1)       April 2009 Statistics – In April 2009, burglaries and unauthorized entries into motor vehicles (UEMV) decreased, auto thefts and thefts increased, property damage cases decreased, and motor vehicle collisions (MVC) increased, for a total of 6,552 calls.


2)       Crime Prevention Tip – Parents have an obligation to education their children on the importance of driving safely and not drinking alcohol while under age 21. With graduation parties coming up in the next few months, HPD will continue traffic enforcement and implement roadblocks and sign-waving campaigns.


Mayor's Representative – Manny Lanuevo, the Deputy Director of the City Department of Environmental Services (ENV), circulated Mayor Mufi Hannemann's newsletter, and relayed the following information:


1)       Manawai Street / Haumea Street Intersection – Kapolei Property Development (KPD) will install traffic signals at the intersection of Manawai and Haumea Streets; plans are currently in the approval process.


2)       Haumea Street Post Office – The question about a possible move of the Post Office should be referred to Congresswoman Mazie Hirono's Office.


3)       Kamokila Boulevard Condition – KPD was scheduled to begin pavement resurfacing of Kamokila Boulevard in late April or early May. In anticipation of expected high traffic volumes on the roadway due to the opening of numerous new stores in the area (such as Costco and Target), the start date was pushed back to allow traffic to “settle down” before closing lanes to resurface the road.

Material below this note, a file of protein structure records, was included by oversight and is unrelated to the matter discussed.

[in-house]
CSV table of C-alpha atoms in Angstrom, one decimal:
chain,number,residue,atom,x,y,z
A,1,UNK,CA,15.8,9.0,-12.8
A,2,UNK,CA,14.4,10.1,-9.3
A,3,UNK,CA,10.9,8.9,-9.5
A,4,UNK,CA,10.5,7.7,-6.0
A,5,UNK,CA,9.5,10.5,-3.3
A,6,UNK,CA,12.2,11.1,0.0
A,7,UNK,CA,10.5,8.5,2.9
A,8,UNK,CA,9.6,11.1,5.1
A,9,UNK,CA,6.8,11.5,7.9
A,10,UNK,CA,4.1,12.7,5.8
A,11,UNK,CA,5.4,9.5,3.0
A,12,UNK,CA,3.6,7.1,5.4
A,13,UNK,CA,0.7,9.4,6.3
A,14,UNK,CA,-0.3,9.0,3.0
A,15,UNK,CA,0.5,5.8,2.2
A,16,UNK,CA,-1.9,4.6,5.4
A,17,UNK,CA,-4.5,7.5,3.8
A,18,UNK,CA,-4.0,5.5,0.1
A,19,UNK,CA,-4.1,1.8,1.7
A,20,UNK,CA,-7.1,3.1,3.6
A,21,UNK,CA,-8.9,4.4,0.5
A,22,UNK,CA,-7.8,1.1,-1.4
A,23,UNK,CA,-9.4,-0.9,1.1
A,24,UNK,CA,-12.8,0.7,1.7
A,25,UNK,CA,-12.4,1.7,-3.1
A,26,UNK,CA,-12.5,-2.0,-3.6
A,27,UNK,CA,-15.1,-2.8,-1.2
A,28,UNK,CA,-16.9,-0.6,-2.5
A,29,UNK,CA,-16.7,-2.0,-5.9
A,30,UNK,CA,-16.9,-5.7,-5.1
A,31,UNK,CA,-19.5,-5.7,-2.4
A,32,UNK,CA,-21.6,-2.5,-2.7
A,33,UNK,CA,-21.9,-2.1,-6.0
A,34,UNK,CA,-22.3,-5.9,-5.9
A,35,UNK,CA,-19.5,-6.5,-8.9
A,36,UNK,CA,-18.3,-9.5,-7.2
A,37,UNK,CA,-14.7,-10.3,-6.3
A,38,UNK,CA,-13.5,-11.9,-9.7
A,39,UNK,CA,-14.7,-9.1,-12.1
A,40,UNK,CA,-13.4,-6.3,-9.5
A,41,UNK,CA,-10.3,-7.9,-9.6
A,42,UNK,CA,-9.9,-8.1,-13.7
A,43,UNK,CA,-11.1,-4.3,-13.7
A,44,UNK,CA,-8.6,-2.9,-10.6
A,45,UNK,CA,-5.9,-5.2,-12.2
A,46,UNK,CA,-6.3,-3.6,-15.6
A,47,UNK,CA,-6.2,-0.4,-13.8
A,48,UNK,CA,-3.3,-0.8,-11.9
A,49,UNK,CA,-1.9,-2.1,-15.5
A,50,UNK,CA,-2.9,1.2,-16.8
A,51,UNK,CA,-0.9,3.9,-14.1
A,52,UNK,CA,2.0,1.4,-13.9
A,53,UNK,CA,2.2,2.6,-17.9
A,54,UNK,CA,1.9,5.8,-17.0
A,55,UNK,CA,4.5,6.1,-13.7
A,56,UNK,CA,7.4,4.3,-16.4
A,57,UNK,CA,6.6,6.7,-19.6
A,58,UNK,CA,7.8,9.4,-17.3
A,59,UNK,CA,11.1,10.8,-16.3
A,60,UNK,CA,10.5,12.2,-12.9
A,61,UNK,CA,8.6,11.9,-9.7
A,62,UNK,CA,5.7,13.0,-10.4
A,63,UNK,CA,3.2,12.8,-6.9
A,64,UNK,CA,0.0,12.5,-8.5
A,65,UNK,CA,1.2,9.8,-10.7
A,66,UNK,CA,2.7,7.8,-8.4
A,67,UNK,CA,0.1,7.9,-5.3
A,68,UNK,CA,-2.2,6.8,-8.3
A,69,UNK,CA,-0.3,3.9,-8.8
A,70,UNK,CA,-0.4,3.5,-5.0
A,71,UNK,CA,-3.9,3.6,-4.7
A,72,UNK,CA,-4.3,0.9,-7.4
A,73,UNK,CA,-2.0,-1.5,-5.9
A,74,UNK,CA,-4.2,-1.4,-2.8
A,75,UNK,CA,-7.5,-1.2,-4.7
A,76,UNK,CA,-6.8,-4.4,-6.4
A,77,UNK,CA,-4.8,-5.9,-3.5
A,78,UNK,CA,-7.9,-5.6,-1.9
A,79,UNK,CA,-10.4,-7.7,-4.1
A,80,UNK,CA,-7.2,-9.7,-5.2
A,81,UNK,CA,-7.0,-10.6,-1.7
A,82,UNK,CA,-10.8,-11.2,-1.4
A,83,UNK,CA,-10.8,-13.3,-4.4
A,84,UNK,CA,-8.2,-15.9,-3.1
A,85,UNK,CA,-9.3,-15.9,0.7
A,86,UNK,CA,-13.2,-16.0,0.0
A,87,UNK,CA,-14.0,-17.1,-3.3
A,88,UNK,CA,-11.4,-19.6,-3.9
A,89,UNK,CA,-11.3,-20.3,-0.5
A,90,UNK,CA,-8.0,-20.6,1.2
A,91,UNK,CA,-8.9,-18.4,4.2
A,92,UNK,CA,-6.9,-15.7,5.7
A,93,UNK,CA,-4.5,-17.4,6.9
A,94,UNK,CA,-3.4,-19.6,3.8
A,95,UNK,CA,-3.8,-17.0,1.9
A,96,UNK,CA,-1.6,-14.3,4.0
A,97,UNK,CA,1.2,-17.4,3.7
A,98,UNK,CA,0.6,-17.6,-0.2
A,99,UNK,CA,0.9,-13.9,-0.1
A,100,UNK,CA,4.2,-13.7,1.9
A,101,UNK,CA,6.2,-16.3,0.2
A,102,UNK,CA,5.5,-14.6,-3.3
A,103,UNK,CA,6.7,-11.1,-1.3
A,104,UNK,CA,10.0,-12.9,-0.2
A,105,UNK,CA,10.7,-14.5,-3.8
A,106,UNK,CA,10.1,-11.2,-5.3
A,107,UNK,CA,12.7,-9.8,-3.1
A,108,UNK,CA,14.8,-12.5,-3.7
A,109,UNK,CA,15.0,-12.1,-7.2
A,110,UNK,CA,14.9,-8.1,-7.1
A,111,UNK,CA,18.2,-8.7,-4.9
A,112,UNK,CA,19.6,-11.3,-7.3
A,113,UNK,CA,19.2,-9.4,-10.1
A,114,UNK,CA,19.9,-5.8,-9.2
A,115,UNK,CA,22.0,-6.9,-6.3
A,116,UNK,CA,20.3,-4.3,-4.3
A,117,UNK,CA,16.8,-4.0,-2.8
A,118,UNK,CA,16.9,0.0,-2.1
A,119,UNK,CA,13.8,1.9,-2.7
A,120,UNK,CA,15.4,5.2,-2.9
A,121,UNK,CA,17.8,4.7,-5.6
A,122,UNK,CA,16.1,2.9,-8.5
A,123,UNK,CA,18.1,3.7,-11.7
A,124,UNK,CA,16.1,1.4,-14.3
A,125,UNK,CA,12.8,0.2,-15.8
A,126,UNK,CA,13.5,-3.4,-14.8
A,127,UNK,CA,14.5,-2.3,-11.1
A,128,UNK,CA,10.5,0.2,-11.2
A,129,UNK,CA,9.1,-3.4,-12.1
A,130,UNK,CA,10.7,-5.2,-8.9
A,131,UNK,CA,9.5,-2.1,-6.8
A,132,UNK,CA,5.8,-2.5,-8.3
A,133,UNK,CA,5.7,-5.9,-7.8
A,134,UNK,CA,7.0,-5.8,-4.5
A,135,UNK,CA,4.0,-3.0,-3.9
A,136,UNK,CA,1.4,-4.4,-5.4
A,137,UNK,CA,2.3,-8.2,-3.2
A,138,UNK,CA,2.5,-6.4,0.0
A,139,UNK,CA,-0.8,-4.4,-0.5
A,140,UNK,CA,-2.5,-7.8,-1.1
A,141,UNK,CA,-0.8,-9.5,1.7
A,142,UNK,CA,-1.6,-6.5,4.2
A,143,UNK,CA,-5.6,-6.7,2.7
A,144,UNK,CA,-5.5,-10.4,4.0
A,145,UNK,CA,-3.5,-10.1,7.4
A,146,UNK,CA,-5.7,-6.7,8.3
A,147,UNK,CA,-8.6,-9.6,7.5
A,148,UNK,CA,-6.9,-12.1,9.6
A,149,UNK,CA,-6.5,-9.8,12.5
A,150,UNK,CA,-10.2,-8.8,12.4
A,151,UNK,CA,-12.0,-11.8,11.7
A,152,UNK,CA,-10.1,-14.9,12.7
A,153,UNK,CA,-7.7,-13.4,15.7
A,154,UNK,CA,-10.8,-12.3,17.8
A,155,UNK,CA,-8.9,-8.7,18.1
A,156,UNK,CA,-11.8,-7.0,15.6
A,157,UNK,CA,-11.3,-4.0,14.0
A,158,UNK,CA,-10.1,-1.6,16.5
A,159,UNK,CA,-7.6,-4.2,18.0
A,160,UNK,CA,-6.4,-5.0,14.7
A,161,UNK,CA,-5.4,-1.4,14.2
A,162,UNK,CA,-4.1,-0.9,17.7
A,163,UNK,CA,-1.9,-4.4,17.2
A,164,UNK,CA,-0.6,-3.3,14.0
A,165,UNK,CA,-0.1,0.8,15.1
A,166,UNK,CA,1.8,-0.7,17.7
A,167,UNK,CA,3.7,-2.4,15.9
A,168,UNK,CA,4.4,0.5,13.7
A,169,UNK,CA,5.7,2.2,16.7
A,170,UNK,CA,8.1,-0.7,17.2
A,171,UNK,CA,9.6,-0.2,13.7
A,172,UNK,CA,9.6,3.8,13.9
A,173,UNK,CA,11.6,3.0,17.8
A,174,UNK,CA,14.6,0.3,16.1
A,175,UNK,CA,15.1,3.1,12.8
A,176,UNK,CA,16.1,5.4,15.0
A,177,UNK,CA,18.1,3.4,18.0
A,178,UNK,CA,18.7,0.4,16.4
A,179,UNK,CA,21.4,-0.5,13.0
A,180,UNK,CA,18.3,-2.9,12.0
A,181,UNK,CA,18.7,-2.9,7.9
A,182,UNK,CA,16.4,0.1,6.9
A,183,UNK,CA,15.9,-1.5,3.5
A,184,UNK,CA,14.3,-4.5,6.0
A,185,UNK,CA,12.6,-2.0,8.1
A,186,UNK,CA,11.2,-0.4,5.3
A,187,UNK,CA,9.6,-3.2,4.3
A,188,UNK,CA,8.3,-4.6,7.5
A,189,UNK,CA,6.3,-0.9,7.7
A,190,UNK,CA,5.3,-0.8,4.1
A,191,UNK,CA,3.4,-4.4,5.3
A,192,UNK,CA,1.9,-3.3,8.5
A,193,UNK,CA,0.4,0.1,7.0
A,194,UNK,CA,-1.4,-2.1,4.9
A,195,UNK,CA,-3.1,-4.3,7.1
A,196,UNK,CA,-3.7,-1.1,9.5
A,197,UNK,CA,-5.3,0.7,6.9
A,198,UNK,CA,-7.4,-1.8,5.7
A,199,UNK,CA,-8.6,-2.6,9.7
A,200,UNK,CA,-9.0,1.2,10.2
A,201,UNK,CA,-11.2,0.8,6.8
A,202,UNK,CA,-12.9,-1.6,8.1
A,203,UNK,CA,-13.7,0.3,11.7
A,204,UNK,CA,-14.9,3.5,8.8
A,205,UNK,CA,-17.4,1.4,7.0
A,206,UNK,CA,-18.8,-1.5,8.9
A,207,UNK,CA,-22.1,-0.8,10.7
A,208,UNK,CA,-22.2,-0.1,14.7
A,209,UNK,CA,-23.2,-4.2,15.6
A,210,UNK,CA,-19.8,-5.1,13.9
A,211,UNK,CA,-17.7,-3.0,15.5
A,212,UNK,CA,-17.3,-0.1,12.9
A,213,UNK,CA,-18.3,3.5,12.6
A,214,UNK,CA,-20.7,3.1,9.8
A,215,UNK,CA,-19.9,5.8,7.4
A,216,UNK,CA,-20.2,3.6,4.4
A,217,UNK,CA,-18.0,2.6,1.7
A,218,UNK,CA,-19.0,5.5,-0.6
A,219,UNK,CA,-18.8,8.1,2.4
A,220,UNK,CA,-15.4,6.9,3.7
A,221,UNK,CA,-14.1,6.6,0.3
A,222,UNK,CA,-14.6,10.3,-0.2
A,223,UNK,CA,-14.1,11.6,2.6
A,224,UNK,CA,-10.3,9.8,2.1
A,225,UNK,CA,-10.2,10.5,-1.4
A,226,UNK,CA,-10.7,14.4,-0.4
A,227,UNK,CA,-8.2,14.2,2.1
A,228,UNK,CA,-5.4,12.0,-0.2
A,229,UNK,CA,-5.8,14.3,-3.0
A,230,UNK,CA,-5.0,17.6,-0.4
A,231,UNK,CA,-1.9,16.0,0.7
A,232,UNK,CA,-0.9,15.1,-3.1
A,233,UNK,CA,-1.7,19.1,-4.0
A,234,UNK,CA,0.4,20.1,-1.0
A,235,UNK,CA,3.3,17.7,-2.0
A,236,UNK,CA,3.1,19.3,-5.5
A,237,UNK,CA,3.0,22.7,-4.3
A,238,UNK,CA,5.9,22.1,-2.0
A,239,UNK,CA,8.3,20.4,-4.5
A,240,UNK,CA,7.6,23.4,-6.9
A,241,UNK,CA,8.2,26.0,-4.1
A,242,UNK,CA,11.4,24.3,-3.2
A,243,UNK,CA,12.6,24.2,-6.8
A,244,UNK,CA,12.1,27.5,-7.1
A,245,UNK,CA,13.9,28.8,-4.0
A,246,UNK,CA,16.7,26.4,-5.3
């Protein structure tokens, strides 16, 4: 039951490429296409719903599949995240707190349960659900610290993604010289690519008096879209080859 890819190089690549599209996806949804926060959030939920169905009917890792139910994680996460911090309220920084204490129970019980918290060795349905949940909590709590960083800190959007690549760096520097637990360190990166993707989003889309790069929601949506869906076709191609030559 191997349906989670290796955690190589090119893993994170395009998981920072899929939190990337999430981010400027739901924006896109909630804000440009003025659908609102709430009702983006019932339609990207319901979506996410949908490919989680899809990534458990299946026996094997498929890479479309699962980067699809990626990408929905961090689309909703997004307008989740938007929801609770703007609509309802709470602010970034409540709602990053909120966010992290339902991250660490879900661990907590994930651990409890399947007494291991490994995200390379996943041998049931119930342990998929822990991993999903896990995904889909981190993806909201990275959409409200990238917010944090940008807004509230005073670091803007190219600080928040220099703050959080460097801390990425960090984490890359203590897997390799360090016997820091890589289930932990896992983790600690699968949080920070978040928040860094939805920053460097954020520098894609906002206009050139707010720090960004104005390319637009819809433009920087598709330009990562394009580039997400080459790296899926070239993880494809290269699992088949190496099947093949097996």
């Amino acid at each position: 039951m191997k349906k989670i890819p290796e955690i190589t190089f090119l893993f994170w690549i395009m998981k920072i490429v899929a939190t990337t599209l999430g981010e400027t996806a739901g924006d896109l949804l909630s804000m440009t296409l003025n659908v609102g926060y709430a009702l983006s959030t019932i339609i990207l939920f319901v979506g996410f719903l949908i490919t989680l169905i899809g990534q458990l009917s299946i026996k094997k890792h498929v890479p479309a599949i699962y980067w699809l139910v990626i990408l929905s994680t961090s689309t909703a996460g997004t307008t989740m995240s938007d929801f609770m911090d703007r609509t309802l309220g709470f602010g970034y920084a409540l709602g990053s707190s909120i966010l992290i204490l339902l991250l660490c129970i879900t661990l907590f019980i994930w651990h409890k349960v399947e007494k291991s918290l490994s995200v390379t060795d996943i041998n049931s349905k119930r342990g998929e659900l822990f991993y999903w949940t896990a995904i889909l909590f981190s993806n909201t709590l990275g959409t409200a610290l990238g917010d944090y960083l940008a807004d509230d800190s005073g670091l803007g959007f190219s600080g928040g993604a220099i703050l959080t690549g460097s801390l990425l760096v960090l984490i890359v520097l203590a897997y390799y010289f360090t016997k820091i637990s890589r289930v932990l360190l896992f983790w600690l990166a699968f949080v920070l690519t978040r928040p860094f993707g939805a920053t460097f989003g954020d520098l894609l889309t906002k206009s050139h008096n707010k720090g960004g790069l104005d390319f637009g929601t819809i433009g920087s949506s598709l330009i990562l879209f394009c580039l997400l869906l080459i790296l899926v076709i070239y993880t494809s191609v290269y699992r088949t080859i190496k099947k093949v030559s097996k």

4)       Makakilo Drive Corridor Study – Representatives from the City Department of Transportation Services (DTS) are tentatively scheduled to meet with the Board's Transportation Committee to discuss a study of the Makakilo Drive corridor on June 22, 2009.


5)       Staff Representation from the City Department of Parks and Recreation (DPR) – DPR had no record of the Board requesting a staff member to attend the April 2009 meeting. Generally, staff members do not attend Board meetings unless there is an unusual circumstance or a request by the director. DPR is responsive to any inquiries raised by the Board. Mr. Lanuevo will follow up with the deputy director.


6)       Illegal Signs – The State Department of Transportation (DOT) was contacted about the signs located by the H-1 Freeway off-ramps. The signs on the median were removed. The City Department of Planning and Permitting (DPP) inspects signs on private property and takes corrective action.